Marlborough, Connecticut

What to Know About High-Impact Exercise & Parkinson's March 11, 2019

Marlborough, Hartford County
What to Know About High-Impact Exercise & Parkinson's, Marlborough, Connecticut

Loss of motor skills is one of the most debilitating side effects of Parkinson’s disease and can lead to significant mobility issues. Physical therapy and exercise has been shown to slow the progression of this side effect. The latest research advises that high-impact activities may be the best option for the early stages of Parkinson’s. The primer below explains what you need to know about these kinds of exercises. 

The Benefits of High-Impact Activities 

What Does “High-Impact” Mean? 

High-impact exercises are those that challenge your joints. Low-impact exercises, by contrast, are gentle on your joints. Common examples of the former include running, jumping rope, step aerobics, and plyometrics. The latter generally comprises yoga, swimming, and stretching. High-impact exercises tend to be intense, increasing the heart rate rapidly and leading to a greater calorie burn. They also help strengthen bones and muscles. While many people worry about the toll these exercises take on the body, the stress involved can actually generate more muscle mass. 

How Do High-Impact Exercises Help With Parkinson’s Disease?

parkinsons-disease-connecticut-advocates-for-parkinsonsIn a study published in JAMA Neurology, medical researchers found that performing high-impact exercises three times each week slowed the progression of Parkinson’s symptoms. The trial included 128 participants aged 40 to 80 years old living with early-stage Parkinson’s and taking no medication. After 6 months, those that exercised at 80 to 85% of their maximum heart rate showed a significant decrease in Parkinson’s side effect progression compared with a group that did not exercise.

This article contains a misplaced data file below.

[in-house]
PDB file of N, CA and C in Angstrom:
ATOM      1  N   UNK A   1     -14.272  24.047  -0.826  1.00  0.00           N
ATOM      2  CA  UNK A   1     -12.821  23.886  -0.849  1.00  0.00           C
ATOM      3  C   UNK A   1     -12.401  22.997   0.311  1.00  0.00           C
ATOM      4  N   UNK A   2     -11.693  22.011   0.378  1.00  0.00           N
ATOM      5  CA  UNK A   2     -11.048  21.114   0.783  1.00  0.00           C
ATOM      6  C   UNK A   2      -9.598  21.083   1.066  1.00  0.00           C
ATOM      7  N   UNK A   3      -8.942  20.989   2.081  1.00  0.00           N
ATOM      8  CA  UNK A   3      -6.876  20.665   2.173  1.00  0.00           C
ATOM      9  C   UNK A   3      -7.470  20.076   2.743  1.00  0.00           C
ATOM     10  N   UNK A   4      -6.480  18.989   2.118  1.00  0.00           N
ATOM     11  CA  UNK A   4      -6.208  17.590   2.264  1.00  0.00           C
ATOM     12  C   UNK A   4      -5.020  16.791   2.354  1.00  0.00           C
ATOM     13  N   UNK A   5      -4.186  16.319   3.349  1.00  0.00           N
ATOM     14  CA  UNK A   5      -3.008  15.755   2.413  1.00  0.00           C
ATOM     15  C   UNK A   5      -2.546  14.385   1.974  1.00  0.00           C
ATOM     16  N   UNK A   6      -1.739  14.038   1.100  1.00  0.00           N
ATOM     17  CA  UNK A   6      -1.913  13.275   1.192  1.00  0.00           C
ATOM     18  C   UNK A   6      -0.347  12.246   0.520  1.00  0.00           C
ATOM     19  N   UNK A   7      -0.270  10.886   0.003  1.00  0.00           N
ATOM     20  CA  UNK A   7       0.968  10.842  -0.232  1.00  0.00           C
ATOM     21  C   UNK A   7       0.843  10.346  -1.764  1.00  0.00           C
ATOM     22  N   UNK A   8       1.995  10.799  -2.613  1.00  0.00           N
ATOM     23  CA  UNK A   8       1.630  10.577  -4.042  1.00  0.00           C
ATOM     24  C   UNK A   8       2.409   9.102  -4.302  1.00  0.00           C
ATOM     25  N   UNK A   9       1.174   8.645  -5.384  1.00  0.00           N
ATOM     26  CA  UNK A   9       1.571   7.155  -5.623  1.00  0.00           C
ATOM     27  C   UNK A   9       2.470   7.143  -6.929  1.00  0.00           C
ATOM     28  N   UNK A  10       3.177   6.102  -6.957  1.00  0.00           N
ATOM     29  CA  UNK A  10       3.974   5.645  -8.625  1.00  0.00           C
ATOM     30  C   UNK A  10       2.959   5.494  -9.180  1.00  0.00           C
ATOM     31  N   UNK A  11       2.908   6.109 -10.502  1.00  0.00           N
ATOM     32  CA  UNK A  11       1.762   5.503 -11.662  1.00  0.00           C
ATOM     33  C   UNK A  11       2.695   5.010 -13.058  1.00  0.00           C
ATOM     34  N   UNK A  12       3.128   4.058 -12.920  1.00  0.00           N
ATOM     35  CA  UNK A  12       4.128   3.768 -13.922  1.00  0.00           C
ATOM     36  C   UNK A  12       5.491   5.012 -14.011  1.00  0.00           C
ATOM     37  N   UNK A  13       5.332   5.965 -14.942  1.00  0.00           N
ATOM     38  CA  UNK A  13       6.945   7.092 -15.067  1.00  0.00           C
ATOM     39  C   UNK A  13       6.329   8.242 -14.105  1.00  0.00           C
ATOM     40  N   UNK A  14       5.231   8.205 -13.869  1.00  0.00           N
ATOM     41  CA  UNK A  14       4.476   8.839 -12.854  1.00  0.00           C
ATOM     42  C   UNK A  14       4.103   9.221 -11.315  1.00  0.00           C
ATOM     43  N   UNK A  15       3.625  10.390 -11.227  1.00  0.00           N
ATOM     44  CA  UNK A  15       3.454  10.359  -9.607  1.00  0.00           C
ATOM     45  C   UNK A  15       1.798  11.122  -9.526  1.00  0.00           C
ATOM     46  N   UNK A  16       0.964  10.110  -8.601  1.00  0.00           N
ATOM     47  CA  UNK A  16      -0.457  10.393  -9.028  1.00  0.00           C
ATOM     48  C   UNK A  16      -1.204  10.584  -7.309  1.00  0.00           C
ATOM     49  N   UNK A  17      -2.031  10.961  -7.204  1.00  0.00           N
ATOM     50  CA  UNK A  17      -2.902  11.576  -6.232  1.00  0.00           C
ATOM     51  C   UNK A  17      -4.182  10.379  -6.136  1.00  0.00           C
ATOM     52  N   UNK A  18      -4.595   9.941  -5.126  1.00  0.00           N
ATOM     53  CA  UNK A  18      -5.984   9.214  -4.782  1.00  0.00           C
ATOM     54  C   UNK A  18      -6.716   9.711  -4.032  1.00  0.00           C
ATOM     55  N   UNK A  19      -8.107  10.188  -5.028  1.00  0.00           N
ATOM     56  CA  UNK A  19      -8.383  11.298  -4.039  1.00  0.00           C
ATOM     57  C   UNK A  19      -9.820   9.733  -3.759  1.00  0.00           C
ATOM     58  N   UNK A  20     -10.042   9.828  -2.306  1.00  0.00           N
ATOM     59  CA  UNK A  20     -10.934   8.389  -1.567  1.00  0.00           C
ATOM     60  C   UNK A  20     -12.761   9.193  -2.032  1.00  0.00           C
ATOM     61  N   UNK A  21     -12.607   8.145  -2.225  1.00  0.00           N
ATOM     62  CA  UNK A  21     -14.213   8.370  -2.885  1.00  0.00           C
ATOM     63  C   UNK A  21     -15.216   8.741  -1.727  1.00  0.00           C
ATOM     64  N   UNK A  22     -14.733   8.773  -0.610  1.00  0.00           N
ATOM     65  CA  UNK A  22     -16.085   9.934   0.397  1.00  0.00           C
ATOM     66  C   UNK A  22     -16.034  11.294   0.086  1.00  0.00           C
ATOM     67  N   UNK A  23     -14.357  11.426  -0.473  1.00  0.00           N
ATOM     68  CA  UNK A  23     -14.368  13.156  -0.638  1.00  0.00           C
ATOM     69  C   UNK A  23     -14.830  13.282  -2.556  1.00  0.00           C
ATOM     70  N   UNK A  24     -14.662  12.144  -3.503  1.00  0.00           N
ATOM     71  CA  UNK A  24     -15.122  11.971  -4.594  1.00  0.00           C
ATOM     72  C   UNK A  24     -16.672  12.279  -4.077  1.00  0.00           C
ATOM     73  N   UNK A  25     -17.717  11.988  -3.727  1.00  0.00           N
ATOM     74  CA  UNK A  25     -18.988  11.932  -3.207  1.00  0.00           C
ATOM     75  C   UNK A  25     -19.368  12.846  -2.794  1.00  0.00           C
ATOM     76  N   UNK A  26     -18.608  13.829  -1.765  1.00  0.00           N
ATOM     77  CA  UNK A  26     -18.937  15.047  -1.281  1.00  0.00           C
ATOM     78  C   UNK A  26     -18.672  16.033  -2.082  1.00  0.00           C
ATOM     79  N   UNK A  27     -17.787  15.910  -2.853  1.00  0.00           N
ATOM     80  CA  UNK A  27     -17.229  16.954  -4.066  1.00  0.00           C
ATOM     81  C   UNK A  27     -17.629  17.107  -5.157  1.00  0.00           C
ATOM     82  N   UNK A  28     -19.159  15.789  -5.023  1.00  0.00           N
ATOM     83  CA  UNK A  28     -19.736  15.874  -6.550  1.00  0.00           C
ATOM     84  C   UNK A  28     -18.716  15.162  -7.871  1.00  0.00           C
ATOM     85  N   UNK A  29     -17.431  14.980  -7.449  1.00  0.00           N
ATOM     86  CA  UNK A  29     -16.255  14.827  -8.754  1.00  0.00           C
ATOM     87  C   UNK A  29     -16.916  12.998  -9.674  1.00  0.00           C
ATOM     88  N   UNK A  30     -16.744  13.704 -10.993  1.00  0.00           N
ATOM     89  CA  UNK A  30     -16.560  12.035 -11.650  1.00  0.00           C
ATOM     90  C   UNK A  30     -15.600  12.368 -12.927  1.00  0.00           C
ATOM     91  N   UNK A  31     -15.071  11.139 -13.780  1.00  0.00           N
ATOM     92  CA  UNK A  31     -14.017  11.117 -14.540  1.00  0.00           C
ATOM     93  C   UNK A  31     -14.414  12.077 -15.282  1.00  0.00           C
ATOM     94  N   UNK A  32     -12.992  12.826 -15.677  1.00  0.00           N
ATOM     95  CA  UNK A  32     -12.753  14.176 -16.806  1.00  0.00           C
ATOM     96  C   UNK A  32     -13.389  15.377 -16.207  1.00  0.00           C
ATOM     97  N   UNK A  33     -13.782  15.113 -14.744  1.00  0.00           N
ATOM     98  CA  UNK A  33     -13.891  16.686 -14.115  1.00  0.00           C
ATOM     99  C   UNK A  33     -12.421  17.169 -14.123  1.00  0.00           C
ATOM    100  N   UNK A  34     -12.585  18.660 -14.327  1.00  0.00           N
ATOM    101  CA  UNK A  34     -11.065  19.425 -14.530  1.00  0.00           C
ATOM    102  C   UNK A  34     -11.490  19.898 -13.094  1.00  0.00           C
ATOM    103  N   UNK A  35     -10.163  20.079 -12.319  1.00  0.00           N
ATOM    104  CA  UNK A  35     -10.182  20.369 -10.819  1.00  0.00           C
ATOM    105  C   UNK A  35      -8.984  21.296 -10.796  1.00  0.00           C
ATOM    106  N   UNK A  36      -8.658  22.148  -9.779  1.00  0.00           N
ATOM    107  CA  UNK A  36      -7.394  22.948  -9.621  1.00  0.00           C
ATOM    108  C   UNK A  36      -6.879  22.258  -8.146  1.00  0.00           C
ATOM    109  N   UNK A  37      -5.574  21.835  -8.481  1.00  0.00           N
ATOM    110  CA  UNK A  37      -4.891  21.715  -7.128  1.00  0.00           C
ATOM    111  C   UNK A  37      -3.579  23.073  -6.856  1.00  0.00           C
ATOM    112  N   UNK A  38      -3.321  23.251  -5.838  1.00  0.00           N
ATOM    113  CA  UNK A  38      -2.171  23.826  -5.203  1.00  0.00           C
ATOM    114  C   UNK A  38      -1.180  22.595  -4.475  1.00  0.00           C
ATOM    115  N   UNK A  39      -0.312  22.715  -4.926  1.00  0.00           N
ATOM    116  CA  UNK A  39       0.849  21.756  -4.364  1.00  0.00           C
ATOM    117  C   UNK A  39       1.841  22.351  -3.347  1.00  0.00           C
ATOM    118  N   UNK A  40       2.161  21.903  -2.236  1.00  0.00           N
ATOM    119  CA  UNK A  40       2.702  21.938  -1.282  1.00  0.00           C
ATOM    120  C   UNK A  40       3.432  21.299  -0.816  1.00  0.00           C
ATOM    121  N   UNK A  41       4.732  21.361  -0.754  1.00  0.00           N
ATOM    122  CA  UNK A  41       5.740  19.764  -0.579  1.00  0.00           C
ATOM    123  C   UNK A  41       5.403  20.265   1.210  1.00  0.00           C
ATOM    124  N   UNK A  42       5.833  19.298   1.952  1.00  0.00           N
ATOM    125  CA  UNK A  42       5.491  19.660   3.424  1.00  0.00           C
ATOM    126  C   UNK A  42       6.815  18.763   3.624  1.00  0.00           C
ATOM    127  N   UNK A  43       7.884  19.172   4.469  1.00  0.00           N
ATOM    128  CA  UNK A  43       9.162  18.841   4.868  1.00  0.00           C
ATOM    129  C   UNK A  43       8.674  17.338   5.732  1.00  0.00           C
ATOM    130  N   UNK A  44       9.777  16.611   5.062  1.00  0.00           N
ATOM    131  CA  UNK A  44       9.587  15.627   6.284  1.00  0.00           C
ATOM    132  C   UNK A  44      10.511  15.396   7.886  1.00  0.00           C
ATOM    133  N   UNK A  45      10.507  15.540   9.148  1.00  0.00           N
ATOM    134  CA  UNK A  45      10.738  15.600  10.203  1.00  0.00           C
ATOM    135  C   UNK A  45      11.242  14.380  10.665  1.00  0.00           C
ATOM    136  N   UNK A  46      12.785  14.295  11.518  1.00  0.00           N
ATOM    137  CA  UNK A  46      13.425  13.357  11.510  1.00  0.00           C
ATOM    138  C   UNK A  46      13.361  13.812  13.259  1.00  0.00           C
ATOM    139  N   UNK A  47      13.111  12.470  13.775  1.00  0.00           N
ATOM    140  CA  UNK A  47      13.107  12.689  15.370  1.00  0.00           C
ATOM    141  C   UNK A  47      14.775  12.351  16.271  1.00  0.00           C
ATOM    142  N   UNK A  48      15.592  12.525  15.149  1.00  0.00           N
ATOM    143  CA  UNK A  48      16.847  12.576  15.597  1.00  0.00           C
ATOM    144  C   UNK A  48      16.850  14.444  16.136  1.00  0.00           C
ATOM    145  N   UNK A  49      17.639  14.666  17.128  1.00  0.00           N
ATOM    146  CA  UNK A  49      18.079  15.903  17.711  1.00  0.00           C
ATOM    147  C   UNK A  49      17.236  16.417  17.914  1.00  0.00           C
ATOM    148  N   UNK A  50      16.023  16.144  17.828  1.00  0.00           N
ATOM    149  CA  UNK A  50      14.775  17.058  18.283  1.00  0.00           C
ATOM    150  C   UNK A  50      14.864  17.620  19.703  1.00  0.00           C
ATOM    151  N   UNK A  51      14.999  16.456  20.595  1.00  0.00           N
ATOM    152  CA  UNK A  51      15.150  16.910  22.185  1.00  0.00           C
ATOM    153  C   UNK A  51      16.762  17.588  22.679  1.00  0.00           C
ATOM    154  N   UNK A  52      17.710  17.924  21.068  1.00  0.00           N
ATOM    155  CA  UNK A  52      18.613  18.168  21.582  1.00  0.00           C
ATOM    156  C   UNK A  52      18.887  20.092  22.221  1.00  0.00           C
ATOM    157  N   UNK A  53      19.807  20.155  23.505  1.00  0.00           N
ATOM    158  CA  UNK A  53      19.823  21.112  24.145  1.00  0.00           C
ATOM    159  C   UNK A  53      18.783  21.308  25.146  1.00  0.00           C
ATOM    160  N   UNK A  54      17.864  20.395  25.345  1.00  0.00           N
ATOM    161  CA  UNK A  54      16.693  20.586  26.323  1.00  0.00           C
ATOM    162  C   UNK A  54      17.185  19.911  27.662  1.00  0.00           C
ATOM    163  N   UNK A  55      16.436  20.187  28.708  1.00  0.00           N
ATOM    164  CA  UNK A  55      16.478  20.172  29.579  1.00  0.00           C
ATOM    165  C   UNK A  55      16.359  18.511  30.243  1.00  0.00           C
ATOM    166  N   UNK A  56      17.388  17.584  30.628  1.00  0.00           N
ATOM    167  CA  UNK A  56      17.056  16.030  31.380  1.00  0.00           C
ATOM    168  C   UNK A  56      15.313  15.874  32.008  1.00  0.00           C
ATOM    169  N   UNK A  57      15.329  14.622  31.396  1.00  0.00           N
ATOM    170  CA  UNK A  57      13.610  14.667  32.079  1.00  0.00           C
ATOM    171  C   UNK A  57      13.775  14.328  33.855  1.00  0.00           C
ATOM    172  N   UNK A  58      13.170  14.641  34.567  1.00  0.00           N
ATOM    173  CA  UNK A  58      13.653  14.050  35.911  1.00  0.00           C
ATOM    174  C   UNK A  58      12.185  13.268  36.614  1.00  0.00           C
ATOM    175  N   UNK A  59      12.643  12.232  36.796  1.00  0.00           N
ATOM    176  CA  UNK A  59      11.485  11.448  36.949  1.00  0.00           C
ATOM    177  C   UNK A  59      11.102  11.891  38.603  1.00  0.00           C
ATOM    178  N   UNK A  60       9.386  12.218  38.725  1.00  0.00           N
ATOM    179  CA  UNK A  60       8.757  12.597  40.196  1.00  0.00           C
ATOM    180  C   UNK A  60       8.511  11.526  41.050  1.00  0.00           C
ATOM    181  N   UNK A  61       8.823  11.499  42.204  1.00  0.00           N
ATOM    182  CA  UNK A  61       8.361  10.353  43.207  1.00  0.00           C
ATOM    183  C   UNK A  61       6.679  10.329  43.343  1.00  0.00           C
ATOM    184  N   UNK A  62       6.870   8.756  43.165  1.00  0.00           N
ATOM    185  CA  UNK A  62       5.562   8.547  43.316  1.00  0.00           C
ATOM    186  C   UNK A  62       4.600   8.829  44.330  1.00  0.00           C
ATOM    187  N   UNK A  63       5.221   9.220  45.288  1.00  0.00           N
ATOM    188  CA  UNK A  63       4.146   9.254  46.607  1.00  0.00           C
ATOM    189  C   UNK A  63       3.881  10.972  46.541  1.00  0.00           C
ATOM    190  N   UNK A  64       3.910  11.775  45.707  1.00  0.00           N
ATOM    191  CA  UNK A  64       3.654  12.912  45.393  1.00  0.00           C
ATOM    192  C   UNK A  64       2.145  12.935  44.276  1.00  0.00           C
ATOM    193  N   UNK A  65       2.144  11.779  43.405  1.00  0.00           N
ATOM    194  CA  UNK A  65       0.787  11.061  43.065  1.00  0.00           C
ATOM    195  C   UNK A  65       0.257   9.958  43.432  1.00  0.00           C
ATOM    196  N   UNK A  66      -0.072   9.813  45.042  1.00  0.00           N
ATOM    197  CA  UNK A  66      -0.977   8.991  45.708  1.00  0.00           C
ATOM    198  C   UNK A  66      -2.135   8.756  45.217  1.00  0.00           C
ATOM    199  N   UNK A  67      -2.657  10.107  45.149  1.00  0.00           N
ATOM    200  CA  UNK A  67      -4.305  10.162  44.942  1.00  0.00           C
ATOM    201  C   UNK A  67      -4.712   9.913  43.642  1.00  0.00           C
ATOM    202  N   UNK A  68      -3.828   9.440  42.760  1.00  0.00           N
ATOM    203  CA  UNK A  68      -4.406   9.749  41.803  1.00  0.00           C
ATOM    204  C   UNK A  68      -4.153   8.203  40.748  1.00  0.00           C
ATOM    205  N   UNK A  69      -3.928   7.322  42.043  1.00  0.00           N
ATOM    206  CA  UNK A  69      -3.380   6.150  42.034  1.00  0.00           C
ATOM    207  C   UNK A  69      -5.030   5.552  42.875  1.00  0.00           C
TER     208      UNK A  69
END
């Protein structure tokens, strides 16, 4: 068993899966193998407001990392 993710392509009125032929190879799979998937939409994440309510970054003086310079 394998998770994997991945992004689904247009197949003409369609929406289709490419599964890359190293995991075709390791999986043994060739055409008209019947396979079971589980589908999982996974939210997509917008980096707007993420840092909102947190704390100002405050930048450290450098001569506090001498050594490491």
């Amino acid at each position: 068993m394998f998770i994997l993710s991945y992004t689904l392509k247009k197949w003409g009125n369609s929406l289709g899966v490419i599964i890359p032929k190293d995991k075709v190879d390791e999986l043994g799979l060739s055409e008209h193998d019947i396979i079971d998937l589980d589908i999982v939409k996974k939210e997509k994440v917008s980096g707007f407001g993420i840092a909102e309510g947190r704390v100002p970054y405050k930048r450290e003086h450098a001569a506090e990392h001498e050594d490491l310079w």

How Can I Incorporate These Exercises? 

Although promising and part of a growing body of research, the results of the trial need further study. In addition, high-impact exercises may not be suitable for everyone at every stage of the disease. Always speak with your physician before trying any new exercise regime, whether it’s a gentle tai chi program to improve balance or a vigorous, heart-pumping dance class. 


If you or a loved one needs assistance managing Parkinson’s disease, Connecticut Advocates for Parkinson’s in Windsor, CT, will help. Their volunteers provide a number of health care resources and can connect you with exercise classes, clinical trials for Parkinson’s, and other support systems. Visit their website to learn how you can benefit from or contribute to their cause. Call (860) 266-6040 today to speak with a representative. For regular news and updates, connect on Facebook.

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